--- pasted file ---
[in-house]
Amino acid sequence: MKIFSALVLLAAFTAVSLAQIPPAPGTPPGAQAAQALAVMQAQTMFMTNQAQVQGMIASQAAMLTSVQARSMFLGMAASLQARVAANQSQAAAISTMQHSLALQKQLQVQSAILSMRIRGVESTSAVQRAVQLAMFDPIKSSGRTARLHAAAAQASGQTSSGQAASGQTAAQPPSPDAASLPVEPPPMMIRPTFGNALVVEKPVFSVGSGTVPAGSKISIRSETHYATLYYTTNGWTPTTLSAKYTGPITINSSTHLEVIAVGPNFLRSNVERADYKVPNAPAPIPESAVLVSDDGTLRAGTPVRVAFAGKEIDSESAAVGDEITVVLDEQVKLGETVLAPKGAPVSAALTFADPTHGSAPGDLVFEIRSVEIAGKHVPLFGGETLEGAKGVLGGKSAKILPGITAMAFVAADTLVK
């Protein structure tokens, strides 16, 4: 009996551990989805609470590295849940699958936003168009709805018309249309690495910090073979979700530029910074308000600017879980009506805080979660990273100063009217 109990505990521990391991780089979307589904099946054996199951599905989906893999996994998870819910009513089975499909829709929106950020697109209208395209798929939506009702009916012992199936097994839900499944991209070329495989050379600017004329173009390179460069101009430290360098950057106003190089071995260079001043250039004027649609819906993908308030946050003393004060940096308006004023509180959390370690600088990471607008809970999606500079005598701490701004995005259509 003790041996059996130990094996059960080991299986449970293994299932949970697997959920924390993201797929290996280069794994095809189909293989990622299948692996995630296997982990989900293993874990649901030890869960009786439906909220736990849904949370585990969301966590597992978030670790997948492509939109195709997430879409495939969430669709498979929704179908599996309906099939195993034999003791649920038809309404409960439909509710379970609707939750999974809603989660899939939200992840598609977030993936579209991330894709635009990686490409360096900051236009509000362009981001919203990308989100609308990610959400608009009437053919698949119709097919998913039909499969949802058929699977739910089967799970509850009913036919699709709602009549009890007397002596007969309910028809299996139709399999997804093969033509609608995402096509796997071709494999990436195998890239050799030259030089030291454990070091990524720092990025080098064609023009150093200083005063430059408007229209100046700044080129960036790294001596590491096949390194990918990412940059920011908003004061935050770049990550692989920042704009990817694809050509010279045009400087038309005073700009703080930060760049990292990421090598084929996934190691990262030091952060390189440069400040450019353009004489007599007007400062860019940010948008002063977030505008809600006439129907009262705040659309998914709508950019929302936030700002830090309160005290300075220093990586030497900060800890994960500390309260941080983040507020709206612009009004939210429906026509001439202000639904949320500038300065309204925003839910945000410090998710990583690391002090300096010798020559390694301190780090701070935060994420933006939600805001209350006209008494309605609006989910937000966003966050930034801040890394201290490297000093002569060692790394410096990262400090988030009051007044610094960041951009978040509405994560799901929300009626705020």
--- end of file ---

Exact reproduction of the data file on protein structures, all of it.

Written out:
[in-house]
Amino acid sequence: MKIFSALVLLAAFTAVSLAQIPPAPGTPPGAQAAQALAVMQAQTMFMTNQAQVQGMIASQAAMLTSVQARSMFLGMAASLQARVAANQSQAAAISTMQHSLALQKQLQVQSAILSMRIRGVESTSAVQRAVQLAMFDPIKSSGRTARLHAAAAQASGQTSSGQAASGQTAAQPPSPDAASLPVEPPPMMIRPTFGNALVVEKPVFSVGSGTVPAGSKISIRSETHYATLYYTTNGWTPTTLSAKYTGPITINSSTHLEVIAVGPNFLRSNVERADYKVPNAPAPIPESAVLVSDDGTLRAGTPVRVAFAGKEIDSESAAVGDEITVVLDEQVKLGETVLAPKGAPVSAALTFADPTHGSAPGDLVFEIRSVEIAGKHVPLFGGETLEGAKGVLGGKSAKILPGITAMAFVAADTLVK
């Protein structure tokens, strides 16, 4: 009996551990989805609470590295849940699958936003168009709805018309249309690495910090073979979700530029910074308000600017879980009506805080979660990273100063009217 109990505990521990391991780089979307589904099946054996199951599905989906893999996994998870819910009513089975499909829709929106950020697109209208395209798929939506009702009916012992199936097994839900499944991209070329495989050379600017004329173009390179460069101009430290360098950057106003190089071995260079001043250039004027649609819906993908308030946050003393004060940096308006004023509180959390370690600088990471607008809970999606500079005598701490701004995005259509 003790041996059996130990094996059960080991299986449970293994299932949970697997959920924390993201797929290996280069794994095809189909293989990622299948692996995630296997982990989900293993874990649901030890869960009786439906909220736990849904949370585990969301966590597992978030670790997948492509939109195709997430879409495939969430669709498979929704179908599996309906099939195993034999003791649920038809309404409960439909509710379970609707939750999974809603989660899939939200992840598609977030993936579209991330894709635009990686490409360096900051236009509000362009981001919203990308989100609308990610959400608009009437053919698949119709097919998913039909499969949802058929699977739910089967799970509850009913036919699709709602009549009890007397002596007969309910028809299996139709399999997804093969033509609608995402096509796997071709494999990436195998890239050799030259030089030291454990070091990524720092990025080098064609023009150093200083005063430059408007229209100046700044080129960036790294001596590491096949390194990918990412940059920011908003004061935050770049990550692989920042704009990817694809050509010279045009400087038309005073700009703080930060760049990292990421090598084929996934190691990262030091952060390189440069400040450019353009004489007599007007400062860019940010948008002063977030505008809600006439129907009262705040659309998914709508950019929302936030700002830090309160005290300075220093990586030497900060800890994960500390309260941080983040507020709206612009009004939210429906026509001439202000639904949320500038300065309204925003839910945000410090998710990583690391002090300096010798020559390694301190780090701070935060994420933006939600805001209350006209008494309605609006989910937000966003966050930034801040890394201290490297000093002569060692790394410096990262400090988030009051007044610094960041951009978040509405994560799901929300009626705020």